3 Big Things Today, January 10, 2022
1. Soybean Futures Lower in Overnight Trading
Soybean futures were modestly lower in overnight trading while grains were little changed.
Prices were down on some technical selling after an increase in the previous session and ahead of this week’s World Agricultural Supply and Demand Estimates (WASDE) report from the U.S. Department of Agriculture.
From a fundamental standpoint, now much has changed.
Prices may be lower on technical selling but dry weather in parts of South America is still underpinning prices.
Brazil’s AgRural lowered its outlook for production in Brazil, the world’s largest soybean exporter, to 133.4 million metric tons, down from 144.7 million tons.
About 15% of the country’s crop is blooming, the consultancy said.
Drought stress in Argentina, meanwhile, is expected to expand from about 40% of growing areas to more than 75%, Commodity Weather Group said in a report on Friday.
Rain is expected in the 16- to 30-day outlook for southern Brazil and much of Paraguay, the forecaster said. Still, there’s a chance of “minor” delays in northern Brazil’s early harvest.
Showers also are expected to east dryness in parts of Uruguay and parts of Argentina, CWG said.
Soybean futures for March delivery dropped 4¢ to $14.06¼ a bushel overnight on the Chicago Board of Trade. Soymeal was unchanged at $425 a short ton and soy oil rose 0.13¢ to 58.91¢ a pound.
Corn futures for March delivery rose ¼¢ to $6.07 a bushel.
Wheat futures for March delivery fell 1½¢ to $7.57 a bushel, while Kansas City futures lost 4¼¢ to $7.70¾ a bushel.**
2. Investors Curb Net Longs in Corn, Raise Bullish Bean Bets
Money managers reduced their net-long positions, or bets on higher prices, in corn while reducing bullish bean bets, according to the Commodity Futures Trading Commission.
Investors held a net-355,355 corn futures contracts in the seven days that ended on Jan. 4, the CFTC said in a report. That’s down from 362,531 contracts a week earlier.
Speculators held 100,284 net-long soybean futures last week, up from 99,106 contracts a week earlier, the agency said.
That’s the largest bullish position in beans since the week that ended on June 15, government data show.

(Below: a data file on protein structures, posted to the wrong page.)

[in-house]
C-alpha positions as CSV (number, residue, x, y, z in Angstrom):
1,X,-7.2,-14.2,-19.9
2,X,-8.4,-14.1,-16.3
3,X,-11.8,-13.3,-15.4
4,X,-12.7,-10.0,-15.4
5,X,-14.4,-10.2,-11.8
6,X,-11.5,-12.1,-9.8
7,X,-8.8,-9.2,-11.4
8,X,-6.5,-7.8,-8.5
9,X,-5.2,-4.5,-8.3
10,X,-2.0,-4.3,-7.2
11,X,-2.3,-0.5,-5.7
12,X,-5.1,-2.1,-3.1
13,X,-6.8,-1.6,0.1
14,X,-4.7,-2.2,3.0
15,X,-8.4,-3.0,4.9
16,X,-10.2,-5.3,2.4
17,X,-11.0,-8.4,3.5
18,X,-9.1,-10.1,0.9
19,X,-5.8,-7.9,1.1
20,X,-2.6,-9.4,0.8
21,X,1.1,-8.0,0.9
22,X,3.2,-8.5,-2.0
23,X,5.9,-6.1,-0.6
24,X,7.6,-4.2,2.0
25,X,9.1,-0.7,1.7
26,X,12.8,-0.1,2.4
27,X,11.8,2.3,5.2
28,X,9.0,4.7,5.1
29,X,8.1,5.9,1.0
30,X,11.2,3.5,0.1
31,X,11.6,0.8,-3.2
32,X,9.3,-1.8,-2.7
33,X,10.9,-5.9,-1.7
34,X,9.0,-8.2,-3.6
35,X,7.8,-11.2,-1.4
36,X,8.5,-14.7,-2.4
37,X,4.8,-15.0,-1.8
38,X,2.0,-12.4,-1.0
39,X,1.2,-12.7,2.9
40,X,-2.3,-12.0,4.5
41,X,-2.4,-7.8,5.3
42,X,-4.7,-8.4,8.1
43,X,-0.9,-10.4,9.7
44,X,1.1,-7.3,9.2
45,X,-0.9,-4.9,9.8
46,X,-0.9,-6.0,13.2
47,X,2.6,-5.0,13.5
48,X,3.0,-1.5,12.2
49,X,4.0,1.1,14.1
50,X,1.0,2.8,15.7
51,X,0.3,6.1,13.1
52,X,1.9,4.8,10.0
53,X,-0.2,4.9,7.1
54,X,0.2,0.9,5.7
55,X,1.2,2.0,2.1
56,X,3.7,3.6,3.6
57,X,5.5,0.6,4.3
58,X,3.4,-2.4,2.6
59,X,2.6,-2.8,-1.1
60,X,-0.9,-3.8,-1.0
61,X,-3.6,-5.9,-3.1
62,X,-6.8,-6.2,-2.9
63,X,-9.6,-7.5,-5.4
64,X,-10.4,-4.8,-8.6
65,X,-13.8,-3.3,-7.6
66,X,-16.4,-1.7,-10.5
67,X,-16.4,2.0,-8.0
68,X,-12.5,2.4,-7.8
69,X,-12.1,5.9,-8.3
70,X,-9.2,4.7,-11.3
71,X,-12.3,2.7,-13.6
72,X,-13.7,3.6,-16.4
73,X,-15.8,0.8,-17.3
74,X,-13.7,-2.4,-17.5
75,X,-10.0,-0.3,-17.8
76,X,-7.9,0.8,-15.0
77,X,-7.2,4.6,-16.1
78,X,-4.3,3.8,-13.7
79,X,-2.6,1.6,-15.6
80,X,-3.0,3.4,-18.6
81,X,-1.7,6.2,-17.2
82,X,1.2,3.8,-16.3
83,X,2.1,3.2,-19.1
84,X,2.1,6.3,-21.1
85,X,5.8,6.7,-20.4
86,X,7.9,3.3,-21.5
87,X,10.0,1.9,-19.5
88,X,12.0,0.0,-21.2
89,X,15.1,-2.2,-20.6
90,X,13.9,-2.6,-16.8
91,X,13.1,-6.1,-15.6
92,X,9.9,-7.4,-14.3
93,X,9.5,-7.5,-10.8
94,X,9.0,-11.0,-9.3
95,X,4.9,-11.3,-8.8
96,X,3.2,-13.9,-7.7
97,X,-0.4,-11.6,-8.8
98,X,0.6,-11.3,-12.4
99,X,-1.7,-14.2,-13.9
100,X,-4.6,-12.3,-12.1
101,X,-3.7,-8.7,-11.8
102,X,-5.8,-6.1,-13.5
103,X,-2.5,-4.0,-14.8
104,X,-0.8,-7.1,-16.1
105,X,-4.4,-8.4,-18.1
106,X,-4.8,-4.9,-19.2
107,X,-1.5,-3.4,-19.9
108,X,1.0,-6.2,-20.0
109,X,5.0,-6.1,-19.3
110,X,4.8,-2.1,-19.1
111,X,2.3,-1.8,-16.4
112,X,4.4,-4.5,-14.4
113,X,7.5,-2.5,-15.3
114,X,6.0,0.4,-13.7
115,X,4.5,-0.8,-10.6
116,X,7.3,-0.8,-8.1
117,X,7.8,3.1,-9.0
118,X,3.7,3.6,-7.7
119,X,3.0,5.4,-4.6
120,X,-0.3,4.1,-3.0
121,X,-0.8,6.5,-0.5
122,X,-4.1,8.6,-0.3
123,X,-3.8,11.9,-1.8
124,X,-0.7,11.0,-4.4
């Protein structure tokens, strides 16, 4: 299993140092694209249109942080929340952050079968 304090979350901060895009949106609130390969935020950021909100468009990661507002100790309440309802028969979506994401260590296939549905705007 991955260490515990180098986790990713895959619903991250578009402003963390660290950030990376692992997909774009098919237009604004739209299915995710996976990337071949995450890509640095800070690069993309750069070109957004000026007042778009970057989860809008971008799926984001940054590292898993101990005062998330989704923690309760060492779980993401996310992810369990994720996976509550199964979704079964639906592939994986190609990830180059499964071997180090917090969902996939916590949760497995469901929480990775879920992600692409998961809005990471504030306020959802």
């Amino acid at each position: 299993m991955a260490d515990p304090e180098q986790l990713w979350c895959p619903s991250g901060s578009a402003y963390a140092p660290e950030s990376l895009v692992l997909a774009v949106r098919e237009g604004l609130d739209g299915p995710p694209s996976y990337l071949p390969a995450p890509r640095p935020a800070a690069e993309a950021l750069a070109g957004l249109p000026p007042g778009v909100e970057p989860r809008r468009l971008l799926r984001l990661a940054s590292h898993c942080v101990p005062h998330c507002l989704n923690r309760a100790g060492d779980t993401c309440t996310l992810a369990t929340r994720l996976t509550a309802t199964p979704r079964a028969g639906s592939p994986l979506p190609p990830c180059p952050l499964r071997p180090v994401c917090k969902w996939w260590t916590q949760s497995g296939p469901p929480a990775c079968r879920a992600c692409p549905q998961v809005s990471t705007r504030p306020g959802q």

In wheat, meanwhile, investors held 51,190 hard-red winter wheat futures contracts, down from 58,583 contracts a week earlier. That marks the smallest such position since the week that ended on Oct. 19.
Fund managers and other large investors remained bearish on soft-red winter wheat, holding a net-short 22,707 futures contracts last week.
That’s up from a bearish position of 14,174 contracts the previous week, the agency said.
The weekly Commitments of Traders report from the Commodity Futures Trading Commission shows trader positions in futures markets.
The report provides positions held by commercial traders, or those using futures to hedge their physical assets; noncommercial traders, or money managers (also called large speculators); and nonreportables, or small speculators.
A net-long position indicates more traders are betting on higher prices, while a net-short position means more are betting futures will decline.
3. Extreme Cold Continues in Northern Midwest
Extreme cold is again expected in much of the northern Midwest today, according to the National Weather Service.
In northern Minnesota, a wind-chill warning is in effect as values are expected to drop as low as -45°F., the agency said. The warning is in effect until noon.
“The dangerously cold wind chills could cause frostbite on exposed skin in as little as 10 minutes,” the NWS said in a report early this morning.
In North Dakota, meanwhile, wind chills will range from 25°F. to 40°F., the agency said.
Light snow is expected in parts of southern Michigan and northern Indiana today and tonight. Accumulations should top out around an inch, the NWS said.